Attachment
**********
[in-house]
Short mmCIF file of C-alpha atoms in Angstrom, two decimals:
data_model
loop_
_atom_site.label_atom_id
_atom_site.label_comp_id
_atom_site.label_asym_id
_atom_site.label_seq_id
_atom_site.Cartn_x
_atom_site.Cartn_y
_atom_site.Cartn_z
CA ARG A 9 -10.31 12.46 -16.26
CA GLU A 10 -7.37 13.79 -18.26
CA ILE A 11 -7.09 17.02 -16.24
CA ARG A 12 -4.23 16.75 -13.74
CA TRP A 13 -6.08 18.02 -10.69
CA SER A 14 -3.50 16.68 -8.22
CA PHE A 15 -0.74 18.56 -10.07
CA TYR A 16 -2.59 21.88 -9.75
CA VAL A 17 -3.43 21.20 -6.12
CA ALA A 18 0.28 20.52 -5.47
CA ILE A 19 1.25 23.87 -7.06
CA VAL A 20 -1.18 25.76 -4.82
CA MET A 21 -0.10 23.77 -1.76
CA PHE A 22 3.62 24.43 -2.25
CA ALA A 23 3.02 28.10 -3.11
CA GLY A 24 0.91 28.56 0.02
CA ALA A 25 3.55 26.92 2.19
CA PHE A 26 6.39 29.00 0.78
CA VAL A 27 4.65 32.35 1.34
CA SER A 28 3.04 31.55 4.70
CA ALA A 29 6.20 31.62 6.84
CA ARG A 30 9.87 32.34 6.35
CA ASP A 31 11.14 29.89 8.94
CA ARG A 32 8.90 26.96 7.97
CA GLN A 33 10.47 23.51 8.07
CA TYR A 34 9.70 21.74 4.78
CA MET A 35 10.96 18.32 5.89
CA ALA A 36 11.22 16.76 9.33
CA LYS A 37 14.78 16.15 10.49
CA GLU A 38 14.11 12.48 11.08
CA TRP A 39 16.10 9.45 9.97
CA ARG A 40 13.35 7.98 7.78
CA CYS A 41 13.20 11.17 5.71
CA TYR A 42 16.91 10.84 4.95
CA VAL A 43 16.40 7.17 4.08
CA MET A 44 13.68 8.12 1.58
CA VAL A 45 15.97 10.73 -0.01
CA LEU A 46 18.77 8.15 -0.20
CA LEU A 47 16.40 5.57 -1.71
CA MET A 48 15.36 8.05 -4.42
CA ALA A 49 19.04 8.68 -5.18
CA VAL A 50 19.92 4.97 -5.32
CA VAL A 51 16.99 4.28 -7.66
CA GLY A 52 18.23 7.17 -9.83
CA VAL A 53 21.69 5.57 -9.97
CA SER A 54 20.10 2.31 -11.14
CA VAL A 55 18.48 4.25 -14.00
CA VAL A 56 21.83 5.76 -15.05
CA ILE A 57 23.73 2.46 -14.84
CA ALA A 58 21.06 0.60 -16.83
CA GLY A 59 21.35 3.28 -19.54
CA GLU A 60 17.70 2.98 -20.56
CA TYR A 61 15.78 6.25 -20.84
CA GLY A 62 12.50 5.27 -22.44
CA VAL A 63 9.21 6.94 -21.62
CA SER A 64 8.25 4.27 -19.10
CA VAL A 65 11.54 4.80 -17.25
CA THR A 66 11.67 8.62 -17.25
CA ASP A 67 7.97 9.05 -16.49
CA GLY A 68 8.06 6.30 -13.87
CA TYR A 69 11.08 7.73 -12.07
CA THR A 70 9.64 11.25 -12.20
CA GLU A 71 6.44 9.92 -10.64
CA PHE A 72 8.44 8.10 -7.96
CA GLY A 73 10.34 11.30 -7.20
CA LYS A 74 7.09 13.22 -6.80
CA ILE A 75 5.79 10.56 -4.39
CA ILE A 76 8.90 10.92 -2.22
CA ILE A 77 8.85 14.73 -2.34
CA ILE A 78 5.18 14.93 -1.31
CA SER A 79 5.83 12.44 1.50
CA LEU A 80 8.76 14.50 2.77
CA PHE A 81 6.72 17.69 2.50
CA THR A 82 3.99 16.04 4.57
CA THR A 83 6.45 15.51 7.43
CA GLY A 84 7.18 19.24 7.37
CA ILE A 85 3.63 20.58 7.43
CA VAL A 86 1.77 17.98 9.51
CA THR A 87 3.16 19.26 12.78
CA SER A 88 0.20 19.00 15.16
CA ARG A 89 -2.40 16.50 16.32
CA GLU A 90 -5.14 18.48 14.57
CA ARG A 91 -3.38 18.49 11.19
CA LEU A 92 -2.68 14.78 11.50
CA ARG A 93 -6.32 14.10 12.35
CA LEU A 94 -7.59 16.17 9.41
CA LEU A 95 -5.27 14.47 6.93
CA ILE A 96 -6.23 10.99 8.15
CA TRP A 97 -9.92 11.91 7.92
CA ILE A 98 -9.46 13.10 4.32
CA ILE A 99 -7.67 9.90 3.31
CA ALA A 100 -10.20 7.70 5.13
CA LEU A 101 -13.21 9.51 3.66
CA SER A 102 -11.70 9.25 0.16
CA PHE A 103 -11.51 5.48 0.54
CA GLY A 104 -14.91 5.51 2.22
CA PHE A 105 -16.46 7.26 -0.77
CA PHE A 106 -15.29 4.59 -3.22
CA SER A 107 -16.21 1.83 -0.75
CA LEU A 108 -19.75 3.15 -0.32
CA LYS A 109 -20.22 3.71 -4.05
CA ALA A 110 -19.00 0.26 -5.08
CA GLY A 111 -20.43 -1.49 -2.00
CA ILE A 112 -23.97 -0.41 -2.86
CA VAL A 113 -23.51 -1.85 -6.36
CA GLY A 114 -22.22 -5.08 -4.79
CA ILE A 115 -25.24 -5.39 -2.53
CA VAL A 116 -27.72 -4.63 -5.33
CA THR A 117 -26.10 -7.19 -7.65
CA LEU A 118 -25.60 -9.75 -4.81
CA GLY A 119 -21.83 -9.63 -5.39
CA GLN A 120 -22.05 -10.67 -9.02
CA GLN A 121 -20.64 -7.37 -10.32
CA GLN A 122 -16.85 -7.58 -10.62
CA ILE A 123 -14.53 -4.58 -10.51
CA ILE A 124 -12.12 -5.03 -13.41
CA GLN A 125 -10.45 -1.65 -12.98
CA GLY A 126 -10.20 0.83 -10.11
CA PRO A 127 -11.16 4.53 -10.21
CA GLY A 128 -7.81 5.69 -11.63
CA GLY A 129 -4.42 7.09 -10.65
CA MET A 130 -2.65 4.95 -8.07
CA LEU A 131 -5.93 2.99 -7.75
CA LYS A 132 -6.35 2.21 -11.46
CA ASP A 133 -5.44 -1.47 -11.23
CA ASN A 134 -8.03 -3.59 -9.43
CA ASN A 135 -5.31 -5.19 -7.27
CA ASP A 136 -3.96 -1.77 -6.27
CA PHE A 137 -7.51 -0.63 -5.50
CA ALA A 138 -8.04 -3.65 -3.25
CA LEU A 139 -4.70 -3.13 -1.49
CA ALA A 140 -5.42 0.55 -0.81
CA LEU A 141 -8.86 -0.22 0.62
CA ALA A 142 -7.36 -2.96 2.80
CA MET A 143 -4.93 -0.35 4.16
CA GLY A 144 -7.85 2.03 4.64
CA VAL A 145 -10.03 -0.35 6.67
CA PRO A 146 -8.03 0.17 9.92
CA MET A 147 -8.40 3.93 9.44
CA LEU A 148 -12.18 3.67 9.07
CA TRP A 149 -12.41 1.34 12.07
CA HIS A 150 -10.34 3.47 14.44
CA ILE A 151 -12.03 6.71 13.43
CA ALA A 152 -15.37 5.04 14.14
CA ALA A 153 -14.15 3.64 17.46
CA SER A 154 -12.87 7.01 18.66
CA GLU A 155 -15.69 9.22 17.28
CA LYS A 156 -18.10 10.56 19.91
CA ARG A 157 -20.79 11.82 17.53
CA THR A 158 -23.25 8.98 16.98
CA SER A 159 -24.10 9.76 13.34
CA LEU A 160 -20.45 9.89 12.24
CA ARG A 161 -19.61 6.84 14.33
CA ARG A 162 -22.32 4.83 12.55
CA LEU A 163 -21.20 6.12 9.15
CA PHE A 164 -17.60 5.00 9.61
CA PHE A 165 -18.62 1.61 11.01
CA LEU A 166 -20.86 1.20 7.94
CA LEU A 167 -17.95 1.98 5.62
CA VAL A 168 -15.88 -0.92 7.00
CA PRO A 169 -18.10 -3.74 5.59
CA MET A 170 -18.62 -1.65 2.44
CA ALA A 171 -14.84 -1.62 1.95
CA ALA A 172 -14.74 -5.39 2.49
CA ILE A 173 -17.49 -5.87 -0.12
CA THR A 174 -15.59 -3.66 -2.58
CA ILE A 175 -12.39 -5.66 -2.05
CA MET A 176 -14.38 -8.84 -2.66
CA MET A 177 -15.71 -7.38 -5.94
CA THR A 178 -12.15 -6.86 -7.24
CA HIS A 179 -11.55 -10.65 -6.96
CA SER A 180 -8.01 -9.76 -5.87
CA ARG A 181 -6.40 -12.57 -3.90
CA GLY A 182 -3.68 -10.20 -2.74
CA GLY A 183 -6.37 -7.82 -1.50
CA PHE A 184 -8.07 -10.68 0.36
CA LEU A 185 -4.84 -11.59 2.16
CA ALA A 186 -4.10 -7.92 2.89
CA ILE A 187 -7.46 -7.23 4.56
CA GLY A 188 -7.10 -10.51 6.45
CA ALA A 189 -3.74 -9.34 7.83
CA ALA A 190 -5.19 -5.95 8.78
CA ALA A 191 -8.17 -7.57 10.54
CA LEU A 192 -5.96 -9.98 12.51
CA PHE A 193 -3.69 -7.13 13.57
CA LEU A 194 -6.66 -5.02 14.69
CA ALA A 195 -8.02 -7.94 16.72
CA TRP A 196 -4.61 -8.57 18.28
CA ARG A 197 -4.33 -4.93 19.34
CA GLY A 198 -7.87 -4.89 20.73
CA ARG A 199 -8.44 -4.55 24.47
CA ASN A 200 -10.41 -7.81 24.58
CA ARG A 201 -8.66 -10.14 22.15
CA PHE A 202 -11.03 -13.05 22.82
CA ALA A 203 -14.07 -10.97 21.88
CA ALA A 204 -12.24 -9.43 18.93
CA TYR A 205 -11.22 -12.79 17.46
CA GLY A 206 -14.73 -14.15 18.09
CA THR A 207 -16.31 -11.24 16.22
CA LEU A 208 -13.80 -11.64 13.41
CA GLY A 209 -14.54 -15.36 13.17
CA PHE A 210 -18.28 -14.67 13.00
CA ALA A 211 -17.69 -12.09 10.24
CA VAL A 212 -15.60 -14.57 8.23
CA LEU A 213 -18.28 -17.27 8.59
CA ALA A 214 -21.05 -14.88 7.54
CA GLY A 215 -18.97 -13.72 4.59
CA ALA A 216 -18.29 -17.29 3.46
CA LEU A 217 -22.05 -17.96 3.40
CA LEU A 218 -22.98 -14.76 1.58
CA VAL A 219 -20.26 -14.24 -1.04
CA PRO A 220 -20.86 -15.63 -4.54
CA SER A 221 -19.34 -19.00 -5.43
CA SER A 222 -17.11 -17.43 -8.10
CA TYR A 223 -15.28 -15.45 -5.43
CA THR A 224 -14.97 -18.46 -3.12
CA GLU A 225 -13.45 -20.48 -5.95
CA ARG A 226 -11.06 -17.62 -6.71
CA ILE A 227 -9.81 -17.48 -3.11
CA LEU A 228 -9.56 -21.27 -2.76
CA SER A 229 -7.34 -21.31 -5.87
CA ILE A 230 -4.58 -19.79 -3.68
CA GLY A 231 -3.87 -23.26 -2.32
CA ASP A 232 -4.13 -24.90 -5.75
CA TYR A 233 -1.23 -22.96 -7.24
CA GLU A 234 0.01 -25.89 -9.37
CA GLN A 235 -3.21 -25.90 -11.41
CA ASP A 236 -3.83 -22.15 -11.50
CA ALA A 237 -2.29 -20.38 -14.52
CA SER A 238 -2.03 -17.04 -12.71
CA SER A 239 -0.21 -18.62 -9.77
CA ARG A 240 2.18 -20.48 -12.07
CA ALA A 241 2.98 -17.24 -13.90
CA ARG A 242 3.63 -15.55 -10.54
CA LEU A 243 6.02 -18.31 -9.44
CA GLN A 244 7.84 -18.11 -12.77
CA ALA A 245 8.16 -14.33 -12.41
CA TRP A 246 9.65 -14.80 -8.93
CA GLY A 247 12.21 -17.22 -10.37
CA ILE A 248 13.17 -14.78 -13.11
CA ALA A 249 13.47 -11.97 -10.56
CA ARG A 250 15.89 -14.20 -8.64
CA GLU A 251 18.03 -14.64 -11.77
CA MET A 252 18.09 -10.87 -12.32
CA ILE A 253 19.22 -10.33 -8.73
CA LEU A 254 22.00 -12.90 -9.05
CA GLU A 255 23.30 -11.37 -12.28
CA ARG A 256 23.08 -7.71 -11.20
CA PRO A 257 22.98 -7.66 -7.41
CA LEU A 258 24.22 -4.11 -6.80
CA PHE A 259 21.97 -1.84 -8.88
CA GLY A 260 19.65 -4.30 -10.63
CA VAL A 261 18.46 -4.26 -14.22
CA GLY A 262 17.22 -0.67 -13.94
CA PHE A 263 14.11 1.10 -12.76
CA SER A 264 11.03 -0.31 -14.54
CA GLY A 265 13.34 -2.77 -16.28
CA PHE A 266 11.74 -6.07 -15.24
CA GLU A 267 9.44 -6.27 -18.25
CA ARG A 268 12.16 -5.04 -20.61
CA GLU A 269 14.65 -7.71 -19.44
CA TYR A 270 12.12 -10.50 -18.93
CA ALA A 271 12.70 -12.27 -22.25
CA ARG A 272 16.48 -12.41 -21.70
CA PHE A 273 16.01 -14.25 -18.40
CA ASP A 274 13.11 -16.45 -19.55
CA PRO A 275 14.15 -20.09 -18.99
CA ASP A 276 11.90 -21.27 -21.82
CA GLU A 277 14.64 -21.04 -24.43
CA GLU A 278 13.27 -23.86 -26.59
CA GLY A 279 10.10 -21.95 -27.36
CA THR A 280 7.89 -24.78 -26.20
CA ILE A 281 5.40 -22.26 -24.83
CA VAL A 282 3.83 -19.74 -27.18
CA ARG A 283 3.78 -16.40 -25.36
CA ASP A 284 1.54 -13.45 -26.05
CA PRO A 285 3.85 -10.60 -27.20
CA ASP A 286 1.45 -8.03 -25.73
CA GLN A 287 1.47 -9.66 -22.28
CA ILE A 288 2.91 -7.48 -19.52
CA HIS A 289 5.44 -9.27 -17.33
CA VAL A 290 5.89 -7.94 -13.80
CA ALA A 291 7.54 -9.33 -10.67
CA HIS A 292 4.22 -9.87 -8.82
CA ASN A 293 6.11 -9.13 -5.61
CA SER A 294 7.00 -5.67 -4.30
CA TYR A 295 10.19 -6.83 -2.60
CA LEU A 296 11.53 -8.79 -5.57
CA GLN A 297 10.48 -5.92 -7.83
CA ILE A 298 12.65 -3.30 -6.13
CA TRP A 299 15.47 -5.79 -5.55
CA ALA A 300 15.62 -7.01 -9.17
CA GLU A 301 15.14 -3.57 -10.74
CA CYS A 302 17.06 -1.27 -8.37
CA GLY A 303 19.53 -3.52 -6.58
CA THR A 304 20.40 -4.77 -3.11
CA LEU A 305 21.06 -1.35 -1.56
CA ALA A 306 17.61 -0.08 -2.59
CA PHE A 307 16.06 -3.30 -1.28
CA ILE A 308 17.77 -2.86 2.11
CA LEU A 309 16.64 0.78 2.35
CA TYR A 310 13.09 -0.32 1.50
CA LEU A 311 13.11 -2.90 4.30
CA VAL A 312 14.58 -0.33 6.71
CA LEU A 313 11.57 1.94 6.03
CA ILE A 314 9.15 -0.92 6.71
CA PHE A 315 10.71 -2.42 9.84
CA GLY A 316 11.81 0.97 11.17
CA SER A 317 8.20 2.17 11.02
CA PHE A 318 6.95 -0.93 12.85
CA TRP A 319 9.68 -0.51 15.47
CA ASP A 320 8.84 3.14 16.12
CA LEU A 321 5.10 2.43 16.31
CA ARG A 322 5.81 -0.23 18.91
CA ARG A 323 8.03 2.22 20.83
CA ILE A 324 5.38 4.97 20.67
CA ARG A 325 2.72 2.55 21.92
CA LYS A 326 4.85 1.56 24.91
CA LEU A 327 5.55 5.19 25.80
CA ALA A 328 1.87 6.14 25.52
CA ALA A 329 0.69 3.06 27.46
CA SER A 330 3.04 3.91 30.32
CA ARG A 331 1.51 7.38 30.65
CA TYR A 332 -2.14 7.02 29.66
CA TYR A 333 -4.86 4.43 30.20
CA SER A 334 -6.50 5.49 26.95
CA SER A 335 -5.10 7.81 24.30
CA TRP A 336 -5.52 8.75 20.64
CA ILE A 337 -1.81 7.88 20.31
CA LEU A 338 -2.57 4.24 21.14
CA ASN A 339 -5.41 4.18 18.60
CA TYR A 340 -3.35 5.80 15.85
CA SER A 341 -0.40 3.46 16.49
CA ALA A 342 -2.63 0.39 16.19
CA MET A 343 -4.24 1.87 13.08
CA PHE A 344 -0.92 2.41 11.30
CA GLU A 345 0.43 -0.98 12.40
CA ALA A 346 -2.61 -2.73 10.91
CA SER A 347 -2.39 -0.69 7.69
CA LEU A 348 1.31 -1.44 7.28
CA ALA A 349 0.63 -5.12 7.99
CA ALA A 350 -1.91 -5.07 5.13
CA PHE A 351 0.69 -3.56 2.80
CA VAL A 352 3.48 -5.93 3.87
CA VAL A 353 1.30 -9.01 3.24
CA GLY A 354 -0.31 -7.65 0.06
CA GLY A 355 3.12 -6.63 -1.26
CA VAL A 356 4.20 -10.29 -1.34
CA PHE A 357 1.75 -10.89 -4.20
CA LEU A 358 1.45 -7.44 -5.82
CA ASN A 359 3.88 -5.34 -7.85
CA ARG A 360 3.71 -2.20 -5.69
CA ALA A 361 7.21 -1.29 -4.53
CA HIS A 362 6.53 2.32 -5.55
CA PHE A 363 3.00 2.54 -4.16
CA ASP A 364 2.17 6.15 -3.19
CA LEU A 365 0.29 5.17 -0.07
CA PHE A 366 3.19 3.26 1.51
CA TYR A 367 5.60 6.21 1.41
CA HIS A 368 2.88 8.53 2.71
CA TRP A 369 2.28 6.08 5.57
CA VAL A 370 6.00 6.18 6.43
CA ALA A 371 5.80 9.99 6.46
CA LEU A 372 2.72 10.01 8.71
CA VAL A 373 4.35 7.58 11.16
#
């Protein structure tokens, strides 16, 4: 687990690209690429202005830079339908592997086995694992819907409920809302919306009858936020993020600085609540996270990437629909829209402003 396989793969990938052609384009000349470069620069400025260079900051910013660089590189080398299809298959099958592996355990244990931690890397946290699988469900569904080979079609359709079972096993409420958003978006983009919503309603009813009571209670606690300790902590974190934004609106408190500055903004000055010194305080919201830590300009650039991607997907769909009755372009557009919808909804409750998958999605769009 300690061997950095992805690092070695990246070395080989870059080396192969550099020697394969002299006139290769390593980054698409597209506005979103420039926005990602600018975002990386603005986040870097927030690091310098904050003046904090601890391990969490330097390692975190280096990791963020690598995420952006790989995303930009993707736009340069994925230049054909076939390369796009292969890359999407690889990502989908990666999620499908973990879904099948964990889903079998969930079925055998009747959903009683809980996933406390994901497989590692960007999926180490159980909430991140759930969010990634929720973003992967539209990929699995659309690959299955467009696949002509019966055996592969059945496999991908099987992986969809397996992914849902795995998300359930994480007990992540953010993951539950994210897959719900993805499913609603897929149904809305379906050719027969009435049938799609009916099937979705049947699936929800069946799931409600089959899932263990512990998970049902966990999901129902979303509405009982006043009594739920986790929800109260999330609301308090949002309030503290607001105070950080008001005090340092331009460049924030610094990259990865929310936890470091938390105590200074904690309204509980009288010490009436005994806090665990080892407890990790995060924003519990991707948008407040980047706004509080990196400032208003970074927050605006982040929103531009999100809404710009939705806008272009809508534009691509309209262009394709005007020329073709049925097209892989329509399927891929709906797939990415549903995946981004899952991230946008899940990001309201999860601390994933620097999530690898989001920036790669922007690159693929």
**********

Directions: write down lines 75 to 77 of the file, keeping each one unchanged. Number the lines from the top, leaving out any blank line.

CA PHE A 72 8.44 8.10 -7.96
CA GLY A 73 10.34 11.30 -7.20
CA LYS A 74 7.09 13.22 -6.80